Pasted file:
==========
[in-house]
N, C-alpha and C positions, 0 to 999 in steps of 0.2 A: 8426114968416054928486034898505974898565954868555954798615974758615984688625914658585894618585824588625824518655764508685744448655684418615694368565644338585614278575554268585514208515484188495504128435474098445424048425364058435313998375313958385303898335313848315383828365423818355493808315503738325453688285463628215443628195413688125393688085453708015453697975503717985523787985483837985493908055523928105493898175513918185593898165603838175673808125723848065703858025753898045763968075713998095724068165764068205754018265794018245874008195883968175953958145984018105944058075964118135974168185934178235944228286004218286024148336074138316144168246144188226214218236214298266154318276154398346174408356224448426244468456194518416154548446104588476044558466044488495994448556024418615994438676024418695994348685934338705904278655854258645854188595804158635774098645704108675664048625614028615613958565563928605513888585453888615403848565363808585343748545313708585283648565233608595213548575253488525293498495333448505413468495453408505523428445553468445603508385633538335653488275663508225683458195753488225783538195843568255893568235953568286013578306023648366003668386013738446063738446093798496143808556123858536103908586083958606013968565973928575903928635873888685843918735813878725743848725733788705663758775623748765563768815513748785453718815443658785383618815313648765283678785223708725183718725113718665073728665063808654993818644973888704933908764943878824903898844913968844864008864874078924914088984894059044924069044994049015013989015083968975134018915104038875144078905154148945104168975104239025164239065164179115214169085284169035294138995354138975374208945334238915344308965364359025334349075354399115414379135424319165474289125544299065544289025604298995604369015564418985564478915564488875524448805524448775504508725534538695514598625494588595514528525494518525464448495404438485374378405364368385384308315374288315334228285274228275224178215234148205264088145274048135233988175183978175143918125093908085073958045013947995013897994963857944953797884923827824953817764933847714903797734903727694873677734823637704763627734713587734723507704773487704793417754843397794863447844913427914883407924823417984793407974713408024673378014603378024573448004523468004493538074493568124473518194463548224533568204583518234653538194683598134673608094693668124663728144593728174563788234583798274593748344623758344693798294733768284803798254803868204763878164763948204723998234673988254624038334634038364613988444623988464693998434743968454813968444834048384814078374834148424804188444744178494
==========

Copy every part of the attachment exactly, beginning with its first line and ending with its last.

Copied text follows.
[in-house]
N, C-alpha and C positions, 0 to 999 in steps of 0.2 A: 8426114968416054928486034898505974898565954868555954798615974758615984688625914658585894618585824588625824518655764508685744448655684418615694368565644338585614278575554268585514208515484188495504128435474098445424048425364058435313998375313958385303898335313848315383828365423818355493808315503738325453688285463628215443628195413688125393688085453708015453697975503717985523787985483837985493908055523928105493898175513918185593898165603838175673808125723848065703858025753898045763968075713998095724068165764068205754018265794018245874008195883968175953958145984018105944058075964118135974168185934178235944228286004218286024148336074138316144168246144188226214218236214298266154318276154398346174408356224448426244468456194518416154548446104588476044558466044488495994448556024418615994438676024418695994348685934338705904278655854258645854188595804158635774098645704108675664048625614028615613958565563928605513888585453888615403848565363808585343748545313708585283648565233608595213548575253488525293498495333448505413468495453408505523428445553468445603508385633538335653488275663508225683458195753488225783538195843568255893568235953568286013578306023648366003668386013738446063738446093798496143808556123858536103908586083958606013968565973928575903928635873888685843918735813878725743848725733788705663758775623748765563768815513748785453718815443658785383618815313648765283678785223708725183718725113718665073728665063808654993818644973888704933908764943878824903898844913968844864008864874078924914088984894059044924069044994049015013989015083968975134018915104038875144078905154148945104168975104239025164239065164179115214169085284169035294138995354138975374208945334238915344308965364359025334349075354399115414379135424319165474289125544299065544289025604298995604369015564418985564478915564488875524448805524448775504508725534538695514598625494588595514528525494518525464448495404438485374378405364368385384308315374288315334228285274228275224178215234148205264088145274048135233988175183978175143918125093908085073958045013947995013897994963857944953797884923827824953817764933847714903797734903727694873677734823637704763627734713587734723507704773487704793417754843397794863447844913427914883407924823417984793407974713408024673378014603378024573448004523468004493538074493568124473518194463548224533568204583518234653538194683598134673608094693668124663728144593728174563788234583798274593748344623758344693798294733768284803798254803868204763878164763948204723998234673988254624038334634038364613988444623988464693998434743968454813968444834048384814078374834148424804188444744178494